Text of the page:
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What’s in a name? ALEC puts collaboration front and centre

19 September, 2023

Earlier this month the Australian Living Evidence Consortium made a slight but purposeful change to our name. Here, we explain why we’ve just become the Australian Living Evidence Collaboration (ALEC), and offer a snapshot of future plans inspired by the Taskforce.


There are few people better placed than Sharon McGowan, Chair of ALEC’s Strategic Advisory Committee, to reflect on the rapid evolution of living evidence in Australia, and beyond. As a founding member of the original Australian Living Evidence Consortium, first Chair of the National Clinical Evidence Taskforce (NCET) and former CEO of Stroke Australia, Sharon has played a key role in the development of the world’s first living stroke guidelines and Australia’s national Covid living guidelines.

‘From our very beginnings in 2017, ALEC has been a genuinely cross-disciplinary, multi-organisation group with a singular goal’, Sharon says. ‘That goal was – and still is – to work together to gather and analyse the latest in global research, and get it directly to clinicians in near real-time. So our move from a consortium to a collaboration more accurately conveys the culture of this extraordinary initiative which is transforming the way we think about evidence, generate actionable guidance and build a single source of truth for clinicians and consumers.

‘This approach is an inspiring example of effective collaboration involving clinicians, consumers, researchers, methodologists and member organisations across cancer, diabetes, heart disease, infectious diseases, kidney disease, musculoskeletal conditions, stroke, pregnancy and postnatal care. Together, we’ve developed and delivered a globally-recognised living evidence approach that benefits all Australians. It combines rigorous, evidence-based methods, rapid updating and the latest technology – including machine learning and automation. We can now make, modify and update clinical recommendations rapidly in response to the publication of new research evidence. In today’s rapidly shifting health landscape, this is vital. It also represents an especially great leap forward when you consider that in many fields, traditional clinical guidelines are only produced every 5 to 7 years.’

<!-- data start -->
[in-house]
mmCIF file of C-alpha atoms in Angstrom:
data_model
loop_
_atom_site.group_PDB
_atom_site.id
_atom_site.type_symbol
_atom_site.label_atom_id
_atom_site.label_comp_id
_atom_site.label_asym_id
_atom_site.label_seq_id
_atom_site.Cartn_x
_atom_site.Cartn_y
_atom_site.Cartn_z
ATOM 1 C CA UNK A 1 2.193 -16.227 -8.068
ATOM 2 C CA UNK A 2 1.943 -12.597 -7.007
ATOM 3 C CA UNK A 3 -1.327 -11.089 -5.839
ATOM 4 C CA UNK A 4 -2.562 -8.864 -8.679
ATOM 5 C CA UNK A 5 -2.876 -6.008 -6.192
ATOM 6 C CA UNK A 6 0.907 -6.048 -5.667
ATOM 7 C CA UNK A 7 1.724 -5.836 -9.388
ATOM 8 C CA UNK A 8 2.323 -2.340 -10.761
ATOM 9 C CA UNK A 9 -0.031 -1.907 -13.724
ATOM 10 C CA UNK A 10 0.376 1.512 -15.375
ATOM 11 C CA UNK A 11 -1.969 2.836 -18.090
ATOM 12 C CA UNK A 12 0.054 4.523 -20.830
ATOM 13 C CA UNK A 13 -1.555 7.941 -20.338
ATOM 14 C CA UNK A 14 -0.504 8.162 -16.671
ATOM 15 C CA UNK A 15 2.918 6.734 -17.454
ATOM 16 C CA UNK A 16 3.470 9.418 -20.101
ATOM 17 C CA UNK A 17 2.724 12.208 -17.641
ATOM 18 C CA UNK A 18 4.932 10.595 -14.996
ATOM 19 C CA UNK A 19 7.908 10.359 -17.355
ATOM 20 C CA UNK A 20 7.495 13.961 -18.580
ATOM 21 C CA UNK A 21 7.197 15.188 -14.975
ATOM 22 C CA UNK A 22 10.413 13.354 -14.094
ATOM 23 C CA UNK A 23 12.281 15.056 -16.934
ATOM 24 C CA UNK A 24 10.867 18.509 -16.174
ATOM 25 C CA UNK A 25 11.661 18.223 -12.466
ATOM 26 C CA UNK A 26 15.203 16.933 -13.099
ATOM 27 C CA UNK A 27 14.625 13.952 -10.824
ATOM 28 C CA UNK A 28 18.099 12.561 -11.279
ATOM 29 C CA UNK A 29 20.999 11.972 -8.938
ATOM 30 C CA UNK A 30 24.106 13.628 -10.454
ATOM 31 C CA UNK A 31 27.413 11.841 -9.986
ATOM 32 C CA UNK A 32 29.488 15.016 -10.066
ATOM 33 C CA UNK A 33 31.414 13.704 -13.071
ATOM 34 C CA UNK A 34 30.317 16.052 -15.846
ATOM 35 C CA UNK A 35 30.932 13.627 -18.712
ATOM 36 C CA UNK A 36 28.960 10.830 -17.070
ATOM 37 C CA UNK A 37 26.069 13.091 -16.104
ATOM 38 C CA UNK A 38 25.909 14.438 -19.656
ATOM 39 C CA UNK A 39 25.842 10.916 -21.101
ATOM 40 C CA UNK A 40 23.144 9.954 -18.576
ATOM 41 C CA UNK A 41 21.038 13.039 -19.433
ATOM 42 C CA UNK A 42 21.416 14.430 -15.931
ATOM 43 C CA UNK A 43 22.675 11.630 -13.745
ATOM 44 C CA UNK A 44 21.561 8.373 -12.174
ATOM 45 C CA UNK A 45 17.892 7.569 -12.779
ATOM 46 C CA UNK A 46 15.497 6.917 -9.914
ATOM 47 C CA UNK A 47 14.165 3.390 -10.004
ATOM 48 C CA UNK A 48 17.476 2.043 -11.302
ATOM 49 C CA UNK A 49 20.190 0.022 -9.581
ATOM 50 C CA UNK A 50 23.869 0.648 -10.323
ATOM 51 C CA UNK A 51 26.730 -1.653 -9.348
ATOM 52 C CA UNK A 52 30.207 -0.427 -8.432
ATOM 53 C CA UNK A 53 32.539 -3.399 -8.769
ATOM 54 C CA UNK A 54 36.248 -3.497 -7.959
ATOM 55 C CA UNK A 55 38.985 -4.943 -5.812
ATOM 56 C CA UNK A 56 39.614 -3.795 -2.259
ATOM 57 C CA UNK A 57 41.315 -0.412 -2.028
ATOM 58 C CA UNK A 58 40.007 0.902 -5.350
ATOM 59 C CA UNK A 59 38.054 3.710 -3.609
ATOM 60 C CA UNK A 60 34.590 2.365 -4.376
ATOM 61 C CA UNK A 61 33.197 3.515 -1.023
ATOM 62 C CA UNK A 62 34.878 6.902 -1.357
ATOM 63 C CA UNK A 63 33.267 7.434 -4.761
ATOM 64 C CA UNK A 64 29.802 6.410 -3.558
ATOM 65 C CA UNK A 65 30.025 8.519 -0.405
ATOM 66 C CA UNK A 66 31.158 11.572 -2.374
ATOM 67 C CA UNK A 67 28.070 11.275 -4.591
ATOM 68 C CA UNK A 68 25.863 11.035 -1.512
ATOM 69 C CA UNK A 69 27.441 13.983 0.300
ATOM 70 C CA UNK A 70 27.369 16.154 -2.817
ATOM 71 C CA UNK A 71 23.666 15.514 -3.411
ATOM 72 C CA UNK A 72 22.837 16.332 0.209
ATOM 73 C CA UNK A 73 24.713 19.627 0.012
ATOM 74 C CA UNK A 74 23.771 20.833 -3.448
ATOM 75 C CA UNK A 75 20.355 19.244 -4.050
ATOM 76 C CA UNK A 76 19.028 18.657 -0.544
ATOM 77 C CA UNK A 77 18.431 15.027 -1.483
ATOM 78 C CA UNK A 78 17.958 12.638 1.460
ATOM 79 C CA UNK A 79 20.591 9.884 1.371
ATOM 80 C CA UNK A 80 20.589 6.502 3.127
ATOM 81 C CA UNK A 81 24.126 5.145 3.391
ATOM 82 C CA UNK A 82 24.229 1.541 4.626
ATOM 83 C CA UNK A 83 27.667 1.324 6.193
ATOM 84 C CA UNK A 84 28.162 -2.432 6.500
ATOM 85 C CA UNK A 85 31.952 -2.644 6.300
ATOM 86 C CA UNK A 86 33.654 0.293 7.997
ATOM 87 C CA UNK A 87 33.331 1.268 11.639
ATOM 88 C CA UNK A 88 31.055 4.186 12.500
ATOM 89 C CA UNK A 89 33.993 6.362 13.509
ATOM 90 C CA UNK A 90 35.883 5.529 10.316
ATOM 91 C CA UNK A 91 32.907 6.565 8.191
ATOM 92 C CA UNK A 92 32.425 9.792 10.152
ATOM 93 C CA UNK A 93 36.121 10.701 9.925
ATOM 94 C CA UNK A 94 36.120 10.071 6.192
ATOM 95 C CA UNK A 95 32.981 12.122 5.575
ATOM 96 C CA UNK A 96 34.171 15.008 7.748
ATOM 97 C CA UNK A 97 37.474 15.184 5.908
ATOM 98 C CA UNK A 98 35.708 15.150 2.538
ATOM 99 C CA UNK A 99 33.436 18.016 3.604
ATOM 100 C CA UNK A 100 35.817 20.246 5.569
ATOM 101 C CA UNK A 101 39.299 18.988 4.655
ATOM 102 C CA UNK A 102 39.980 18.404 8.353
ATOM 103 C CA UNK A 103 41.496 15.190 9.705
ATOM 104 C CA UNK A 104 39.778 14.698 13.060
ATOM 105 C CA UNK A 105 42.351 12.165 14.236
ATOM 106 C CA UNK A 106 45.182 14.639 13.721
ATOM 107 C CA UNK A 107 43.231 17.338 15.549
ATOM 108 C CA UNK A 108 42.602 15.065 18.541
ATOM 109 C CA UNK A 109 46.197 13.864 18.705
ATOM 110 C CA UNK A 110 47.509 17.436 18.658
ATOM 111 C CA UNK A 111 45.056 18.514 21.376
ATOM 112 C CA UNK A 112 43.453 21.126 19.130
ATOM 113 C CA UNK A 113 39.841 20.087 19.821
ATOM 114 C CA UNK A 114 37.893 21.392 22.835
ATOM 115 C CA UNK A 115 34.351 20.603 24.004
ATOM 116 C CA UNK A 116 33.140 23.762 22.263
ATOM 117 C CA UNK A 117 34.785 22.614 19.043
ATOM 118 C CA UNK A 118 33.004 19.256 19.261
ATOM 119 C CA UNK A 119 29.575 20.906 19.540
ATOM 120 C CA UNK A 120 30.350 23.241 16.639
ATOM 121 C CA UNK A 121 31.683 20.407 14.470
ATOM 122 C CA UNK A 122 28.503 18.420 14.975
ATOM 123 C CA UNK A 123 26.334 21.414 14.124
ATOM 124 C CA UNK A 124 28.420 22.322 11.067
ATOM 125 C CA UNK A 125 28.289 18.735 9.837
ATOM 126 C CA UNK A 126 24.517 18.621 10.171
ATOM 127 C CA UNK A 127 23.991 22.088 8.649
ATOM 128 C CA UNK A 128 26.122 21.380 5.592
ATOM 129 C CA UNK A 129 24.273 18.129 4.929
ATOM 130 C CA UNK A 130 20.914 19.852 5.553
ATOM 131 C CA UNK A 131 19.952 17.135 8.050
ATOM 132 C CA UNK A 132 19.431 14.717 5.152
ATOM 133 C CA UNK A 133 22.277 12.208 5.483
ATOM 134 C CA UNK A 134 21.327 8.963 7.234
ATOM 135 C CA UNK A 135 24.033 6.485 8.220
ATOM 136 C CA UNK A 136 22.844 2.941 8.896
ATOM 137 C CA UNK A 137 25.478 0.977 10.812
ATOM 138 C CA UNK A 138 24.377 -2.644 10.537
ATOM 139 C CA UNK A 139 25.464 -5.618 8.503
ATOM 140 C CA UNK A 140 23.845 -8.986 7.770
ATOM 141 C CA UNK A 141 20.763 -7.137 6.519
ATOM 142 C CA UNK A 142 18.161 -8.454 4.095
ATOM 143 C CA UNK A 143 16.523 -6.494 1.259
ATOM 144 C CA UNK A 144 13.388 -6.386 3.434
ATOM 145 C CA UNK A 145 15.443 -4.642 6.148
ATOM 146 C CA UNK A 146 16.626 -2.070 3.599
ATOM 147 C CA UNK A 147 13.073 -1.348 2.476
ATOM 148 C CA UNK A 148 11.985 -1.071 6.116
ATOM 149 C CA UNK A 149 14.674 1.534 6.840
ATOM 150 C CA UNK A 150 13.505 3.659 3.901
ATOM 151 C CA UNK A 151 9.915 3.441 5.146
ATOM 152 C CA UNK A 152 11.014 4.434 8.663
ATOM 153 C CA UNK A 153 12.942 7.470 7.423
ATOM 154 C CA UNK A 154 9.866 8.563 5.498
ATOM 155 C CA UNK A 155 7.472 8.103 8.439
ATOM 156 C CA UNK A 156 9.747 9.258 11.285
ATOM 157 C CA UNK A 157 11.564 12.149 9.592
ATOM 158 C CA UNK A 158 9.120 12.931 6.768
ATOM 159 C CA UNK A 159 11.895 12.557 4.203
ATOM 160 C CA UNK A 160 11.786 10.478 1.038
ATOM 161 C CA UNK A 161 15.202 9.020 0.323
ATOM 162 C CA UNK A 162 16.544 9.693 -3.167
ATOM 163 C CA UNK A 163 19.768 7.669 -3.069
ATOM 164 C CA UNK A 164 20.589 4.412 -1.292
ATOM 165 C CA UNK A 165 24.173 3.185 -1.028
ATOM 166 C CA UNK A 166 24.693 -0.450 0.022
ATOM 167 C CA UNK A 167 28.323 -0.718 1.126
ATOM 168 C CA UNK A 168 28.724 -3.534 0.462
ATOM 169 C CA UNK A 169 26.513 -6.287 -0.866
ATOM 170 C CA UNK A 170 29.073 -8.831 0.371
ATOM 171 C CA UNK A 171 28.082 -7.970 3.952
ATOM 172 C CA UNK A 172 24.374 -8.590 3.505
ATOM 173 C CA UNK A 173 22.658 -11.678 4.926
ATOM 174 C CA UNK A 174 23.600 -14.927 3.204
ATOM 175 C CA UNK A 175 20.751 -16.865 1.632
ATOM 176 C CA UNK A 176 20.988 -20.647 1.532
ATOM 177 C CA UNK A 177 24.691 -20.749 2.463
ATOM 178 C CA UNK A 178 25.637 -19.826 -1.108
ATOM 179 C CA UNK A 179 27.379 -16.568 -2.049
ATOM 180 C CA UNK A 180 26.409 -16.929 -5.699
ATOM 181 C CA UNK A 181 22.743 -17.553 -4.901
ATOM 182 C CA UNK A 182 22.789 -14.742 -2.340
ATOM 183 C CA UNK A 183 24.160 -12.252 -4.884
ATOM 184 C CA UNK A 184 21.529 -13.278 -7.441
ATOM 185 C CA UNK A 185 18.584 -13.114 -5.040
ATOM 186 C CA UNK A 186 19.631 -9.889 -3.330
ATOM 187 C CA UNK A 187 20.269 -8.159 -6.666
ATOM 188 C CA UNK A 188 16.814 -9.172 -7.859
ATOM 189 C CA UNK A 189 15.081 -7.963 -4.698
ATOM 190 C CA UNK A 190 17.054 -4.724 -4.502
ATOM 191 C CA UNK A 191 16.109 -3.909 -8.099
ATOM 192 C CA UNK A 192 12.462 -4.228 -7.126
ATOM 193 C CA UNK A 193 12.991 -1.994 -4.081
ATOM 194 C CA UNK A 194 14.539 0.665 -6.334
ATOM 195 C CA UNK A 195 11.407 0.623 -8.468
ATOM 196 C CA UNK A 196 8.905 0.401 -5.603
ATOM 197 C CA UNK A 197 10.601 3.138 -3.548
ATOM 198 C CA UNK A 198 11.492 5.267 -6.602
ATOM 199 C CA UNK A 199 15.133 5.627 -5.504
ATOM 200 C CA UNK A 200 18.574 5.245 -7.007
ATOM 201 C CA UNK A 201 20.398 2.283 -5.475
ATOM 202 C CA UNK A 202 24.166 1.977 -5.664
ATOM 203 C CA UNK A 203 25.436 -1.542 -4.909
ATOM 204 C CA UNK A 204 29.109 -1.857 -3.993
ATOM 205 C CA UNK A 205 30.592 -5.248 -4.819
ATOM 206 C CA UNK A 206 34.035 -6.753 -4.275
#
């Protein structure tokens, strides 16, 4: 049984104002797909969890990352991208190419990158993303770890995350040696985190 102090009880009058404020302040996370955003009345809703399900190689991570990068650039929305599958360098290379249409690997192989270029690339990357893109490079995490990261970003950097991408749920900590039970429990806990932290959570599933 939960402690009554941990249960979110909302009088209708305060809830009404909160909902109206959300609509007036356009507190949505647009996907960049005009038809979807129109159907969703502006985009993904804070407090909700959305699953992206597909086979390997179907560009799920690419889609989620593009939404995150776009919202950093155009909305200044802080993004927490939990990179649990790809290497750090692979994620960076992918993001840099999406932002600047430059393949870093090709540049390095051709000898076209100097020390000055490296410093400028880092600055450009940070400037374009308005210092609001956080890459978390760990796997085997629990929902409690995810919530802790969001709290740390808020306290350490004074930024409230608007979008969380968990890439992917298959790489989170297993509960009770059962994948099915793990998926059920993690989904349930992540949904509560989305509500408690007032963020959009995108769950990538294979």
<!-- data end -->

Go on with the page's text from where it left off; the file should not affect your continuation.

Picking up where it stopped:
One of the great examples of ALEC’s pioneering work in living evidence and collaboration is the work of the National Clinical Evidence Taskforce (NCET). Rapidly convened by ALEC in March 2020, the Taskforce brought together 200+ contributors from 35 national peak health bodies representing all major clinical groups. It quickly demonstrated that partnerships are a foundational element of living evidence production, drawing on professional, research and consumer groups and global organisations including WHO, NICE, Cochrane Canada and the Danish Health Authority.

‘At a global level, the response to the COVID-19 pandemic super charged a sense of urgency that helped us break down traditional barriers to innovation and cross-disciplinary collaboration,’ says Professor Steve McGloughlin, Clinical Director of ALEC and Director of the ICU at Melbourne’s Alfred Hospital. ‘At the national level, ALEC and NCET played a critical role in harnessing this collective good will and expertise. We brought together the essential infrastructure, networks and know-how to deliver living clinical guidelines.’

‘The results speak for themselves. Clinicians – who were often working in crisis conditions – could access near-real time, trusted, evidence-based recommendations and resources that were updated each and every week. This is just one of many real world examples of living evidence in action and the ways it’s opening up new possibilities in evidence-based care.’

Three years on, NCET’s 15 expert panels have updated the national COVID-19 clinical guidelines over 100 times with more than 200 recommendations and 1.5+ million website views. Clinical scope expanded over time to include guidance for the care of children, adolescents, adults, pregnant or breastfeeding women, and older people – highlighting the widespread impact and value of living evidence for all.

‘There’s no doubt that the pandemic proved a testing ground for living evidence in Australia and around the globe,’ says Professor Tari Turner, ALEC Academic Director. ‘We’re now embracing the opportunity to take the experiences and expertise gained throughout that tumultuous time, along with the development of world-first ALEC guidelines in stroke, diabetes, kidney disease and arthritis to underpin and inspire our next chapter.’

‘While funding for NCET ended in July this year, ALEC continues to draw on proven NCET living guidelines model for our latest major project – the five year, Commonwealth Government funded Living Evidence for Australian Pregnancy and Postnatal Care (LEAPP) guidelines. We’ll also continue our work in chronic diseases, and expand to cover the increasingly critical areas of climate health and infectious diseases.’

‘So while our name has changed a little – our original ALEC acronym and our commitment to producing trusted, real time evidence for all Australians lives on. The collaboration is committed to realising a future where living evidence is the norm, a single source of trustworthy truth for clinicians and consumers across Australia.’